You’ll find this type of operational amplifier circuit in an NE5532 datasheet.
Most engineers are familiar with the LM358 and LM741 op-amps, but the NE5532 op-amp may be a better choice in some higher frequency applications where lower noise is required. Whether you’re designing for pro audio, pro video, sensor interfacing, or vibration measurement, this component is one option that provides greater noise suppression and higher bandwidth than other standard op-amps.
Like many components not branded by specific manufacturers, there are multiple variants of the NE5532. Some of these are manufacturer-specific with an attached alphanumeric string, but these are based on standardized variant components. Therefore, some specs in an NE5532 datasheet may differ across manufacturers. However, there are some standard specifications that all NE5532 components share, regardless of manufacturer.
When you need to source an NE5532 op-amp for your new system and find technical specs, you need to use a service that provides an NE5532 datasheet for a range of different variants. You’ll also prevent redesigns when you can get sourcing information for an NE5532 alongside datasheets, CAD models, and lifecycle information. Here’s what to watch for in an NE5532 datasheet and how these components stack up to other op-amp ICs.
What’s in the NE5532 Datasheet
Like many other components that are produced by multiple manufacturers, NE5532 is not a specific product brand. Different manufacturers produce their own variants (both through-hole and surface-mount components). Any NE5532 datasheet will include the following information:
- PCB footprint dimensions. These components are available in PDIP/CDIP, SO, or SOIC packages. The dimensions of these packages are shown in the NE5532 datasheets, allowing you to create your own footprints if desired. The SOIC package uses a gullwing lead, which makes designing a 3D model for the component difficult.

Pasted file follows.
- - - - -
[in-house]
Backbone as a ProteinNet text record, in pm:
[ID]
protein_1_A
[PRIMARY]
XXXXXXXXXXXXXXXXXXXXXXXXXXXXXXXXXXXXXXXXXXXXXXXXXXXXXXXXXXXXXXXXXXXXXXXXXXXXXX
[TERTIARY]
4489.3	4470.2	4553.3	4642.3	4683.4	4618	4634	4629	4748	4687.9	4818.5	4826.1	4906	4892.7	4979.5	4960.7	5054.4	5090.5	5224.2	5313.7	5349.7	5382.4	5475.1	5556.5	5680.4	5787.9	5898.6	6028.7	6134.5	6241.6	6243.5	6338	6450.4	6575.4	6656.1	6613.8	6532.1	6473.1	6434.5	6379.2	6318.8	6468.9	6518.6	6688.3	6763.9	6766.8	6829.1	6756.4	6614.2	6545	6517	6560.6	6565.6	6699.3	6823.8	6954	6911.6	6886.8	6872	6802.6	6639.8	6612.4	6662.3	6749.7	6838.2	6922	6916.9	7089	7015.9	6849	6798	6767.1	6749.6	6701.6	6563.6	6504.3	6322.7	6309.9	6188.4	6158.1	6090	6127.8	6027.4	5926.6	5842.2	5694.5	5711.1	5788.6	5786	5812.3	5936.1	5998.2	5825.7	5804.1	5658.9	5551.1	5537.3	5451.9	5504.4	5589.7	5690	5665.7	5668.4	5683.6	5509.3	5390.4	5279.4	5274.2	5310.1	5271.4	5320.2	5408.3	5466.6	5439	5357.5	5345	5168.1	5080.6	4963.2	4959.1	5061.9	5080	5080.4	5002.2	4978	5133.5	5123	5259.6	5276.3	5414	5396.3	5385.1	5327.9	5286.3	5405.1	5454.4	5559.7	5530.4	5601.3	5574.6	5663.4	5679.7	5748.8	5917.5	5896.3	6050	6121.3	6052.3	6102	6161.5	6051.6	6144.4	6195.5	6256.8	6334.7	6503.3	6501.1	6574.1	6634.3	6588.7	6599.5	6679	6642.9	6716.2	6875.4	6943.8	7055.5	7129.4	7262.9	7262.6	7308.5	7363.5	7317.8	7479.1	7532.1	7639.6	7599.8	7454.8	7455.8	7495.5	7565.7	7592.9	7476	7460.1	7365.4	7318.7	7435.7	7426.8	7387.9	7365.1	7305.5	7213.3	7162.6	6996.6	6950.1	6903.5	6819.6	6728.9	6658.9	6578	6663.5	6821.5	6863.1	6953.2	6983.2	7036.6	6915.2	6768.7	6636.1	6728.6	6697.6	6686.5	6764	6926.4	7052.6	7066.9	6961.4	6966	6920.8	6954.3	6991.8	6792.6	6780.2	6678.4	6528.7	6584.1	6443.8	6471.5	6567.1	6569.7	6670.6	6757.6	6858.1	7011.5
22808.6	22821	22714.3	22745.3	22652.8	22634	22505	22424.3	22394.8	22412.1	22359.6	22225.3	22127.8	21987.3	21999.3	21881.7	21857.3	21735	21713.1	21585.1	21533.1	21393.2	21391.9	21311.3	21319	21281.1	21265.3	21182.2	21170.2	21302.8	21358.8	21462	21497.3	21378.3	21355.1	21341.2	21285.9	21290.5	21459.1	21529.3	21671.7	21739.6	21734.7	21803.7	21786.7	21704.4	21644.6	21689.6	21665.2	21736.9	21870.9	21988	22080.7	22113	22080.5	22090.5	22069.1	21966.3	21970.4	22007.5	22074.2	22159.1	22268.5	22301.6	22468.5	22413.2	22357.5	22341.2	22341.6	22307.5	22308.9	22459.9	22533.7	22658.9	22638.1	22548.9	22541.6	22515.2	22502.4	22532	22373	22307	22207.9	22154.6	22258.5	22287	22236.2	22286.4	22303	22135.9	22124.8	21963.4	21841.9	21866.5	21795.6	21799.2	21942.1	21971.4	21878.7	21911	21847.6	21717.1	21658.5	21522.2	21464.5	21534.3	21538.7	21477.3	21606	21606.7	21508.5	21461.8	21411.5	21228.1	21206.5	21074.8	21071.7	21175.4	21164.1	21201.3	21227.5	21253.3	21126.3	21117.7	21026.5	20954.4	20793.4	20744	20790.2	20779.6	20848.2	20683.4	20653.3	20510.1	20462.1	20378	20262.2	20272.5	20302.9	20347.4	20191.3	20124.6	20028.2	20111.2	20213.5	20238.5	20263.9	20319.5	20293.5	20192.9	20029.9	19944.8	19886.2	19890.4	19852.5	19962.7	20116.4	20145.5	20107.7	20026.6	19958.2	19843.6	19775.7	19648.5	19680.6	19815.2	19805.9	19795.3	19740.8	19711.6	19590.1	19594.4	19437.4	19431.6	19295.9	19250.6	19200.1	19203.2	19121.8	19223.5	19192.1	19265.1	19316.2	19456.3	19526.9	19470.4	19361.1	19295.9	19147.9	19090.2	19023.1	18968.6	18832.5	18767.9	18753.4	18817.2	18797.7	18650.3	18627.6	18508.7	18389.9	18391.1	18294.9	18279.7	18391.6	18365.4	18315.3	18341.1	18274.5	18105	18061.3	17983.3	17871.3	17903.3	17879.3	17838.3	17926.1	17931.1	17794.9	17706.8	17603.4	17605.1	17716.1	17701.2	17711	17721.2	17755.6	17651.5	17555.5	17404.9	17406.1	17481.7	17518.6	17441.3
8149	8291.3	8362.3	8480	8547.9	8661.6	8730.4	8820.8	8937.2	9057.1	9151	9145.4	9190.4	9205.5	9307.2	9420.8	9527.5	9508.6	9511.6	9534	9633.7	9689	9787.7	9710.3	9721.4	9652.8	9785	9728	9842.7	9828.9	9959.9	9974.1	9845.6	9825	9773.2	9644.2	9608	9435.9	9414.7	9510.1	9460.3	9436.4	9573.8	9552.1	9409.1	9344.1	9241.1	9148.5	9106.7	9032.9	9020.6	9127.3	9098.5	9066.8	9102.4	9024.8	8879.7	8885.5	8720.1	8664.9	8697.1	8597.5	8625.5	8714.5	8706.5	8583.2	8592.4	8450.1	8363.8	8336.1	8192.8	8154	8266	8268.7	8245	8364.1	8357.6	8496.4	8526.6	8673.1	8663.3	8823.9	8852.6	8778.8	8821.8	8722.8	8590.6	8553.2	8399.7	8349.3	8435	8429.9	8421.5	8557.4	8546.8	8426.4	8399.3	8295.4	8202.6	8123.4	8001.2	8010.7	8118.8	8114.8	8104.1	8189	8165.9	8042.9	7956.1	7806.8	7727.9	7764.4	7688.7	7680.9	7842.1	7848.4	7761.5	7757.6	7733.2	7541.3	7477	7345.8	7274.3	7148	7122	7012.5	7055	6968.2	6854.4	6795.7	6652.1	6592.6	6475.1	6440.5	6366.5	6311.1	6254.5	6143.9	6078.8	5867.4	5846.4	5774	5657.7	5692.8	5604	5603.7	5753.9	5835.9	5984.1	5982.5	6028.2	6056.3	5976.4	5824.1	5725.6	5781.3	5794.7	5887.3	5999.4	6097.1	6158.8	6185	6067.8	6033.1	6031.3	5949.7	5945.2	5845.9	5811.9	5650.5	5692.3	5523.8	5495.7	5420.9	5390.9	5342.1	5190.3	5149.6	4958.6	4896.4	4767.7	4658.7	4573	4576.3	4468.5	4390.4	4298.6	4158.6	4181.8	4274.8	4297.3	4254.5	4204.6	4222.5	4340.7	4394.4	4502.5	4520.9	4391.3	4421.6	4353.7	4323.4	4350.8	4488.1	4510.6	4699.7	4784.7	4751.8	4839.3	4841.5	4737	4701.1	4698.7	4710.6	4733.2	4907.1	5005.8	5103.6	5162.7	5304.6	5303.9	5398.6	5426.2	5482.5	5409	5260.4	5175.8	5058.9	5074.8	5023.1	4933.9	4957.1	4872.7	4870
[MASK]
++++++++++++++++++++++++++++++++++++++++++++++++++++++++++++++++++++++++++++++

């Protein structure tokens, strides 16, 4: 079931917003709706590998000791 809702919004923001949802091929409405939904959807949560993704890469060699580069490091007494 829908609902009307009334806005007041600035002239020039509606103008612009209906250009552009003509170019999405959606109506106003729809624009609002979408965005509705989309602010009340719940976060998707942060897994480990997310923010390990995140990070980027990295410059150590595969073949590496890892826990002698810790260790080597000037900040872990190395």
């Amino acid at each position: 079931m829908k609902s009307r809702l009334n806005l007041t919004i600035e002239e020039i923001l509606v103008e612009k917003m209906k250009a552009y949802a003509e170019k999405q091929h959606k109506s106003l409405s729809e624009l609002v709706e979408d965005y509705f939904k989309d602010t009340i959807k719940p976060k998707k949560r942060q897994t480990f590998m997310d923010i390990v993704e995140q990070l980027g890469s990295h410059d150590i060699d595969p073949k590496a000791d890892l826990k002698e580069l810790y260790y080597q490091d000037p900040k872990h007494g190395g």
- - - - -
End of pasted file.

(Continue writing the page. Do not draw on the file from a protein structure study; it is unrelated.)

- Electrical specifications. The list of technical specifications in an NE5532 datasheet is too long to list here. In general, the NE5532 runs up to 22 V supply voltage with high DC gain.
- Circuit and application diagrams. You’ll typically find the actual circuit diagram for one of the op-amp stages in an NE5532 datasheet. In addition, a typical application diagram will give you a good place to start creating a larger system around your designs.
The two primary variants of the NE5532 are the SE5532 and SA5532; these variants then have their own manufacturer-specific variants, just like many other ICs (e.g., 7400 series ICs). If you try searching for an SE5532 or SA5532 datasheet, you’ll end up coming to an NE5532 datasheet. This is because the only differences between these components are the rated temperature ranges; these ranges for different variants are shown below.
|Variant||Temperature Range (°C)|
|NE5532||0 to 70|
|SA5532||-40 to 85|
|SE5532||-55 to 125|
Aside from these differences, these three components are largely the same and will use the same suffixes to denote different packages and features. If you’re considering a different op-amp, such a 7400 series or LM358, it helps to compare the critical specifications as these different op-amp ICs are similar.
NE5532 vs. LM358